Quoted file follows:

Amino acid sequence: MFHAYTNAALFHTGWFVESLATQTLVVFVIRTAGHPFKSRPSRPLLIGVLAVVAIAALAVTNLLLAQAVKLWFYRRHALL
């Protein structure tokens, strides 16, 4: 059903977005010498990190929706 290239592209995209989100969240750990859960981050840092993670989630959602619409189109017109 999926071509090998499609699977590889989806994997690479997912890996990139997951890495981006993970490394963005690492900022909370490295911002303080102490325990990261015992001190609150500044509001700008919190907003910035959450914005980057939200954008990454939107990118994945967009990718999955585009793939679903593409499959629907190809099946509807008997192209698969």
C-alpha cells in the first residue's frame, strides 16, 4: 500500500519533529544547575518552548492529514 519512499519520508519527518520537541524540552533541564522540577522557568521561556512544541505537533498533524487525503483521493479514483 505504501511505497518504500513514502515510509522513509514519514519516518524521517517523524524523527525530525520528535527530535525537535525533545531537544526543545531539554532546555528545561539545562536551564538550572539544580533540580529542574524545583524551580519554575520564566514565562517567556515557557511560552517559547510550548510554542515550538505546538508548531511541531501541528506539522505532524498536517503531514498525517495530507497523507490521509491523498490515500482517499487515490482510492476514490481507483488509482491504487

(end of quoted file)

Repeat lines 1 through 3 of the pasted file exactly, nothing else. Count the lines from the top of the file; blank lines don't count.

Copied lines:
Amino acid sequence: MFHAYTNAALFHTGWFVESLATQTLVVFVIRTAGHPFKSRPSRPLLIGVLAVVAIAALAVTNLLLAQAVKLWFYRRHALL
């Protein structure tokens, strides 16, 4: 059903977005010498990190929706 290239592209995209989100969240750990859960981050840092993670989630959602619409189109017109 999926071509090998499609699977590889989806994997690479997912890996990139997951890495981006993970490394963005690492900022909370490295911002303080102490325990990261015992001190609150500044509001700008919190907003910035959450914005980057939200954008990454939107990118994945967009990718999955585009793939679903593409499959629907190809099946509807008997192209698969």
C-alpha cells in the first residue's frame, strides 16, 4: 500500500519533529544547575518552548492529514 519512499519520508519527518520537541524540552533541564522540577522557568521561556512544541505537533498533524487525503483521493479514483 505504501511505497518504500513514502515510509522513509514519514519516518524521517517523524524523527525530525520528535527530535525537535525533545531537544526543545531539554532546555528545561539545562536551564538550572539544580533540580529542574524545583524551580519554575520564566514565562517567556515557557511560552517559547510550548510554542515550538505546538508548531511541531501541528506539522505532524498536517503531514498525517495530507497523507490521509491523498490515500482517499487515490482510492476514490481507483488509482491504487